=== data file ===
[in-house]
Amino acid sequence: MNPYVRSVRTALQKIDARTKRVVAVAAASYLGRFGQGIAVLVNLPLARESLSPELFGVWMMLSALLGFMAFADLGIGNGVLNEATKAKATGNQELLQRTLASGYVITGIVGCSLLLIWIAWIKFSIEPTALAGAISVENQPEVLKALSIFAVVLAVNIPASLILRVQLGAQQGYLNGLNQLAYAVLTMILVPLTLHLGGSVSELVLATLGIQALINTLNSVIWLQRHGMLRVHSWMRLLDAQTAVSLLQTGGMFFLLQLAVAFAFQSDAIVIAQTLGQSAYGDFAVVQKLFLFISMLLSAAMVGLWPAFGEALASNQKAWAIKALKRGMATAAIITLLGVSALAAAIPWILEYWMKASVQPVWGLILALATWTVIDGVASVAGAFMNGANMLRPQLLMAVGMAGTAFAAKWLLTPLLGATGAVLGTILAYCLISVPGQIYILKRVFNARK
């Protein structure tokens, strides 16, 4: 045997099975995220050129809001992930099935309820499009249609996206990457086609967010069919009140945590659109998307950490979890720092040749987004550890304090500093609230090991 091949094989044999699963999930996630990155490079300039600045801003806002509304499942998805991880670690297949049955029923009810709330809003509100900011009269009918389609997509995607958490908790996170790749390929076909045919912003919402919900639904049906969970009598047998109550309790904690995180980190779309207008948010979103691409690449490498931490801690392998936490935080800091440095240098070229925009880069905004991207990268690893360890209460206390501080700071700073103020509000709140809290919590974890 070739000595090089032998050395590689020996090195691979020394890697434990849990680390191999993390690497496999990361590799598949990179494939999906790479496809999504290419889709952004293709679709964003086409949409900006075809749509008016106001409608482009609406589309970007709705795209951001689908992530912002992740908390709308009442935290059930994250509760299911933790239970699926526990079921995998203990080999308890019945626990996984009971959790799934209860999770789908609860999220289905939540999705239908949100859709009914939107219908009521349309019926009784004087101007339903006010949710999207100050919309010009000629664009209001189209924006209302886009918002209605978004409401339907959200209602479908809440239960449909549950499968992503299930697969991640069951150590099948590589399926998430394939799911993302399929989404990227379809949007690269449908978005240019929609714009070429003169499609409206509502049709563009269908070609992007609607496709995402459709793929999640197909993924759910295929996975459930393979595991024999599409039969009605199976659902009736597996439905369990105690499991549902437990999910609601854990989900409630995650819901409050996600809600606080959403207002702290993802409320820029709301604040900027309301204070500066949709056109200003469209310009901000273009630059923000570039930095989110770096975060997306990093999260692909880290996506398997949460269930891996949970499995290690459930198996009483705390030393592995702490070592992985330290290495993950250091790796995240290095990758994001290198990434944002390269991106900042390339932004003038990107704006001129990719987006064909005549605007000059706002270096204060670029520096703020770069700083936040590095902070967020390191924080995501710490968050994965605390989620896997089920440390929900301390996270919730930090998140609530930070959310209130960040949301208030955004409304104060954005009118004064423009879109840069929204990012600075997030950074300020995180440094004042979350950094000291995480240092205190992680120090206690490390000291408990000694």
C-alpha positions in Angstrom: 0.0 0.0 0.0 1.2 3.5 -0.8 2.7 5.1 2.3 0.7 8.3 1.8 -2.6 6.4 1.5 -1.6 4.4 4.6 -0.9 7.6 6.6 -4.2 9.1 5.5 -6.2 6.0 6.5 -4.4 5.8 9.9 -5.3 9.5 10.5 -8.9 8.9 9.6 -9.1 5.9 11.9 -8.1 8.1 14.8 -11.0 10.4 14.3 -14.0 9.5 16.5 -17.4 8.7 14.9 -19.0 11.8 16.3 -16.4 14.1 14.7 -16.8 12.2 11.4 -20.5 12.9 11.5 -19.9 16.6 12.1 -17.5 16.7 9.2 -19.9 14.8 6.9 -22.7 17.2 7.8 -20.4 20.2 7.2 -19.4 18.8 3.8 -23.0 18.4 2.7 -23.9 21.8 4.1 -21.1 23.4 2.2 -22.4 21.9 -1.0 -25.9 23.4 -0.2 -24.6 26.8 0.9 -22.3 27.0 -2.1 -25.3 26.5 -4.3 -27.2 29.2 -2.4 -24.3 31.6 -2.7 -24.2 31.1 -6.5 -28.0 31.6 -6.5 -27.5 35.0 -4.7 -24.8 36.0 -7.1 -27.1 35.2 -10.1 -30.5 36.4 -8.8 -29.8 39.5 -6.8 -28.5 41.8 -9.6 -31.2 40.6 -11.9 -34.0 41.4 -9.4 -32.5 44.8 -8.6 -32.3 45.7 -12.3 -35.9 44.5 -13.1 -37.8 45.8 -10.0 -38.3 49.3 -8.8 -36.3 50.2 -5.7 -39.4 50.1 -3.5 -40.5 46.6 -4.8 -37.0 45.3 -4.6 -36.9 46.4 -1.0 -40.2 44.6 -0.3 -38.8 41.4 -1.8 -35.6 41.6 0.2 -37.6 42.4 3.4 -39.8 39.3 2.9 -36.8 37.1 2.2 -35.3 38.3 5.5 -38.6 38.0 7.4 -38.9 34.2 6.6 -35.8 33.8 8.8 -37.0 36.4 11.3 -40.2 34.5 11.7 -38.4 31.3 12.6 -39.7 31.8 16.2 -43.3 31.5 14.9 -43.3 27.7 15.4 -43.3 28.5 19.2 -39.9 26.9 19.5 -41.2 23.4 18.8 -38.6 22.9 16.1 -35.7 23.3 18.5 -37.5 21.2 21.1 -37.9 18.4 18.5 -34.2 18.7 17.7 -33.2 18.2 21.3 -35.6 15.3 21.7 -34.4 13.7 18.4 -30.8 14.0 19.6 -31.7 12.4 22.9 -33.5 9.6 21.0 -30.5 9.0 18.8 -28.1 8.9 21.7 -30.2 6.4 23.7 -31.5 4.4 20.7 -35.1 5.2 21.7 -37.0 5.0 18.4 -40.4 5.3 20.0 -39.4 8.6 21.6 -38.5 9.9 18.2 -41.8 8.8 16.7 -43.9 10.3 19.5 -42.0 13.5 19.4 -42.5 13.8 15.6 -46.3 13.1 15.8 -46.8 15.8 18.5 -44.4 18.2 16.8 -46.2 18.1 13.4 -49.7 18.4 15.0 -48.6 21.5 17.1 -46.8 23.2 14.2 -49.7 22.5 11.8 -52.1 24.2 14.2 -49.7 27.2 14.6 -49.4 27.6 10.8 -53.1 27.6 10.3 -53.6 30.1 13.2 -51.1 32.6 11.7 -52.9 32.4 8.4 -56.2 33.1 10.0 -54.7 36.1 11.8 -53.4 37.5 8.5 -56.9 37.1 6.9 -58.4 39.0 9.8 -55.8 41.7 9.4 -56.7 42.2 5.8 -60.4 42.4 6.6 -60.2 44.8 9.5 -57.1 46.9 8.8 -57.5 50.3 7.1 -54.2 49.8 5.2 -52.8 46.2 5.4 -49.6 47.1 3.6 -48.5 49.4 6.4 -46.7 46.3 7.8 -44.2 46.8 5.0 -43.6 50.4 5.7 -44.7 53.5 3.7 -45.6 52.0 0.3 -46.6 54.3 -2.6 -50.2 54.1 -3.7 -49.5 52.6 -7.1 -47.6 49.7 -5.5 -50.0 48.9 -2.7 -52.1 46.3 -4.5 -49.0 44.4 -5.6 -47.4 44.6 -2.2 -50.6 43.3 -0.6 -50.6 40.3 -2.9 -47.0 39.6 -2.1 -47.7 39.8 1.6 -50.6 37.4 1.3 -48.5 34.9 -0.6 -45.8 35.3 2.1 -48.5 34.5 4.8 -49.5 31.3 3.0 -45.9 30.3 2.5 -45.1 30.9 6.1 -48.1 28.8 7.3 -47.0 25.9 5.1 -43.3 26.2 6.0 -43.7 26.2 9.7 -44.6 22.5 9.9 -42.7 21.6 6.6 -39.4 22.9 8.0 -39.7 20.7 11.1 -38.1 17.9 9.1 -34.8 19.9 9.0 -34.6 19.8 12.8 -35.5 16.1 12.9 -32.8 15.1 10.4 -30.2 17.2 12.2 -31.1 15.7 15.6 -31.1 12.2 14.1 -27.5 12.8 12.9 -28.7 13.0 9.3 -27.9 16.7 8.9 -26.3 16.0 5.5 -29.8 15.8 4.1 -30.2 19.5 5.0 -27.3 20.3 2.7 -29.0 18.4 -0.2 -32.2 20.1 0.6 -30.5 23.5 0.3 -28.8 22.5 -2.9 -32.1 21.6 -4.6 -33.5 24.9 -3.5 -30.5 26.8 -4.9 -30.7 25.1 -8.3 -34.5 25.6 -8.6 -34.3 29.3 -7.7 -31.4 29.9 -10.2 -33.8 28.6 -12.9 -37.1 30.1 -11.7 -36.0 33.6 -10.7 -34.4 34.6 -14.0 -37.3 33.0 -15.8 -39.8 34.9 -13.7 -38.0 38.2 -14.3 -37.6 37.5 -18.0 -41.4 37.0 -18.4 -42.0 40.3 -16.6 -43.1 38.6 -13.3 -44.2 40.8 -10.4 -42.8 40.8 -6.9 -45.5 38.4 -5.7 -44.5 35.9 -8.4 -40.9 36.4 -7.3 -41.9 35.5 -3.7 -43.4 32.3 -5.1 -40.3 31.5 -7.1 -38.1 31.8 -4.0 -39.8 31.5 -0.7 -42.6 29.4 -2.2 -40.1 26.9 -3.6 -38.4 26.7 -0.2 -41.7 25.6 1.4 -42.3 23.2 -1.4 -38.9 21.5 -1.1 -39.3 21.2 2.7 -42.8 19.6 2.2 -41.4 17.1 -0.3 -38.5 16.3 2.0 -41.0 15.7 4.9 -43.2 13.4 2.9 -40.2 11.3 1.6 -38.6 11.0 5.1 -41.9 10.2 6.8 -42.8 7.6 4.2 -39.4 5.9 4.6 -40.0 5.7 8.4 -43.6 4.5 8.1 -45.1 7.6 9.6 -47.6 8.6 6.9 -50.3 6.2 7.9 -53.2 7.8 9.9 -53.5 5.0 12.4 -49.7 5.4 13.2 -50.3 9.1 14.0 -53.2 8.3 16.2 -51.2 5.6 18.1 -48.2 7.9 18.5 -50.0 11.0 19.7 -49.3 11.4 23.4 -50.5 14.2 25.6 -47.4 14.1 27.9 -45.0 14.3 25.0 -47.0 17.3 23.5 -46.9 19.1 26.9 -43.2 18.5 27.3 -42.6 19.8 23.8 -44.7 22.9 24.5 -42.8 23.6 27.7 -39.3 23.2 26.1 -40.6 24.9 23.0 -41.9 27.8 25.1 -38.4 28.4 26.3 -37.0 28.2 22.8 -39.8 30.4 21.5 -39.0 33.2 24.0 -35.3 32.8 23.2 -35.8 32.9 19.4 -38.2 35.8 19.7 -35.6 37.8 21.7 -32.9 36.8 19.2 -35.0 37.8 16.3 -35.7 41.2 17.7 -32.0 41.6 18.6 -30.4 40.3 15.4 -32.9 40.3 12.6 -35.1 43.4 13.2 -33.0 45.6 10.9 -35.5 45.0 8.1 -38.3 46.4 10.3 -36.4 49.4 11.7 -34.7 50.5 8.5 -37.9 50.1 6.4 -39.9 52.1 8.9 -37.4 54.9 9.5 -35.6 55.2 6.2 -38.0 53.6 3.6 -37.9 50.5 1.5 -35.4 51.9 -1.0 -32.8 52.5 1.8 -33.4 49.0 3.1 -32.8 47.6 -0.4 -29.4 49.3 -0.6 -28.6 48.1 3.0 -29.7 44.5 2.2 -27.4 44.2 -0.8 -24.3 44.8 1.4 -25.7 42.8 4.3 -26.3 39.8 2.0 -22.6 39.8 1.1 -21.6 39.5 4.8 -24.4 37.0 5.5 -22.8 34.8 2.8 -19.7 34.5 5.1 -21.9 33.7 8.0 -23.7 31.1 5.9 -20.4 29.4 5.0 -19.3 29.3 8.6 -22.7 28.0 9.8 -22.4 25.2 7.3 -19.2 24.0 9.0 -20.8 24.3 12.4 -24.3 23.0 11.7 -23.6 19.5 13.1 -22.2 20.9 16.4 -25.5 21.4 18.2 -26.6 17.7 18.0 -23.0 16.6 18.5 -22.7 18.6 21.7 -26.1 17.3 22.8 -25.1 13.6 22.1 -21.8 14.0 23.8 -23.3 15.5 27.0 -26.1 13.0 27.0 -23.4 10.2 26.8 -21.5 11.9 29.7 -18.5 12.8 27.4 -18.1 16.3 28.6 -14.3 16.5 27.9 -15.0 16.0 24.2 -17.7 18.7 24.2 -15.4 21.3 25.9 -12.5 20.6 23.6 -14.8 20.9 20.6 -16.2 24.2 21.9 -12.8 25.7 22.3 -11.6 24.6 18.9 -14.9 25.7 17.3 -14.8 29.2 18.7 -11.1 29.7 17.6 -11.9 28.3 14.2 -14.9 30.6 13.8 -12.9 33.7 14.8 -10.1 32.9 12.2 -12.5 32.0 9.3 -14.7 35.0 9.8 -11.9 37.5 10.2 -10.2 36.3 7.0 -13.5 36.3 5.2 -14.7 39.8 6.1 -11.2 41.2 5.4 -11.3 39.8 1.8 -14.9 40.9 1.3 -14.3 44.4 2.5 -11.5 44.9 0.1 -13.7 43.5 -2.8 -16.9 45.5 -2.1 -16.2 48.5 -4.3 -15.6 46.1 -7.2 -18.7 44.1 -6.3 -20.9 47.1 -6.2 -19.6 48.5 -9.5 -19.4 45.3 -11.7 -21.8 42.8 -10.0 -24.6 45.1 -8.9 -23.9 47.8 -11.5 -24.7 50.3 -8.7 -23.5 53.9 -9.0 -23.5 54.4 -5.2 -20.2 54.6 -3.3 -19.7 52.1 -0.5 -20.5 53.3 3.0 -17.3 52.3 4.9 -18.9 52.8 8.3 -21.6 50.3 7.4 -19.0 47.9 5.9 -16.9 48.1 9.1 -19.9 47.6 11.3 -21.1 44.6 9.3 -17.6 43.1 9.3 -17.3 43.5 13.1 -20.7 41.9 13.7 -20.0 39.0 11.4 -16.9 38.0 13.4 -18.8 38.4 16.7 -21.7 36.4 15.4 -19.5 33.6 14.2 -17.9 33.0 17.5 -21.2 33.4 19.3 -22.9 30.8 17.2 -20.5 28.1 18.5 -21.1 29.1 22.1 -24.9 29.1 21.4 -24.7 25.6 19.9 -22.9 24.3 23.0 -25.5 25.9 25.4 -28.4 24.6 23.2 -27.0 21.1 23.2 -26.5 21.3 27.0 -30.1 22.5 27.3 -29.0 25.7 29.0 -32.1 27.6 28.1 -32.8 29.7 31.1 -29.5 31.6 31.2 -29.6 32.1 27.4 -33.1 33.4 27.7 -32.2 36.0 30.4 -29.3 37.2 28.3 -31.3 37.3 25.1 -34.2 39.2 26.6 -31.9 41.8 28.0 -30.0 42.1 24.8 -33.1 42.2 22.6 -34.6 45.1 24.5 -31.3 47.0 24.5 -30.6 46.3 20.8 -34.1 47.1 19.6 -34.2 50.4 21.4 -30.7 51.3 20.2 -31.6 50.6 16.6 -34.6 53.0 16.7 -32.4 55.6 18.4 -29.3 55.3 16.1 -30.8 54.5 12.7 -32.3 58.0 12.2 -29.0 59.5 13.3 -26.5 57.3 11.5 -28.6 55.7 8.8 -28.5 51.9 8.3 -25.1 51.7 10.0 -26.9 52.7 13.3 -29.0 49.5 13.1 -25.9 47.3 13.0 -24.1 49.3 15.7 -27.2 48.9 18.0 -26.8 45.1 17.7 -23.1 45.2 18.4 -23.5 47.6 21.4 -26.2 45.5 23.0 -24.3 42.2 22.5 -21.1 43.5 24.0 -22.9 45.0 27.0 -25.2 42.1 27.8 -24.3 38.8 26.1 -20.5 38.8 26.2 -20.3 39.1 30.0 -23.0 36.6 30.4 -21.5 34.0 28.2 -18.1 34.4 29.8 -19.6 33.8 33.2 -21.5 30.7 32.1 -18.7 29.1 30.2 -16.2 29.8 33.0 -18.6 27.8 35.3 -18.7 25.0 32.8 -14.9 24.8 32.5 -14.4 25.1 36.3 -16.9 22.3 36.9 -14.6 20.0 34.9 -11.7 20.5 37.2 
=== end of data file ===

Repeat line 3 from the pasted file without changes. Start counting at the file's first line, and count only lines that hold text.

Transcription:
């Protein structure tokens, strides 16, 4: 045997099975995220050129809001992930099935309820499009249609996206990457086609967010069919009140945590659109998307950490979890720092040749987004550890304090500093609230090991 091949094989044999699963999930996630990155490079300039600045801003806002509304499942998805991880670690297949049955029923009810709330809003509100900011009269009918389609997509995607958490908790996170790749390929076909045919912003919402919900639904049906969970009598047998109550309790904690995180980190779309207008948010979103691409690449490498931490801690392998936490935080800091440095240098070229925009880069905004991207990268690893360890209460206390501080700071700073103020509000709140809290919590974890 070739000595090089032998050395590689020996090195691979020394890697434990849990680390191999993390690497496999990361590799598949990179494939999906790479496809999504290419889709952004293709679709964003086409949409900006075809749509008016106001409608482009609406589309970007709705795209951001689908992530912002992740908390709308009442935290059930994250509760299911933790239970699926526990079921995998203990080999308890019945626990996984009971959790799934209860999770789908609860999220289905939540999705239908949100859709009914939107219908009521349309019926009784004087101007339903006010949710999207100050919309010009000629664009209001189209924006209302886009918002209605978004409401339907959200209602479908809440239960449909549950499968992503299930697969991640069951150590099948590589399926998430394939799911993302399929989404990227379809949007690269449908978005240019929609714009070429003169499609409206509502049709563009269908070609992007609607496709995402459709793929999640197909993924759910295929996975459930393979595991024999599409039969009605199976659902009736597996439905369990105690499991549902437990999910609601854990989900409630995650819901409050996600809600606080959403207002702290993802409320820029709301604040900027309301204070500066949709056109200003469209310009901000273009630059923000570039930095989110770096975060997306990093999260692909880290996506398997949460269930891996949970499995290690459930198996009483705390030393592995702490070592992985330290290495993950250091790796995240290095990758994001290198990434944002390269991106900042390339932004003038990107704006001129990719987006064909005549605007000059706002270096204060670029520096703020770069700083936040590095902070967020390191924080995501710490968050994965605390989620896997089920440390929900301390996270919730930090998140609530930070959310209130960040949301208030955004409304104060954005009118004064423009879109840069929204990012600075997030950074300020995180440094004042979350950094000291995480240092205190992680120090206690490390000291408990000694």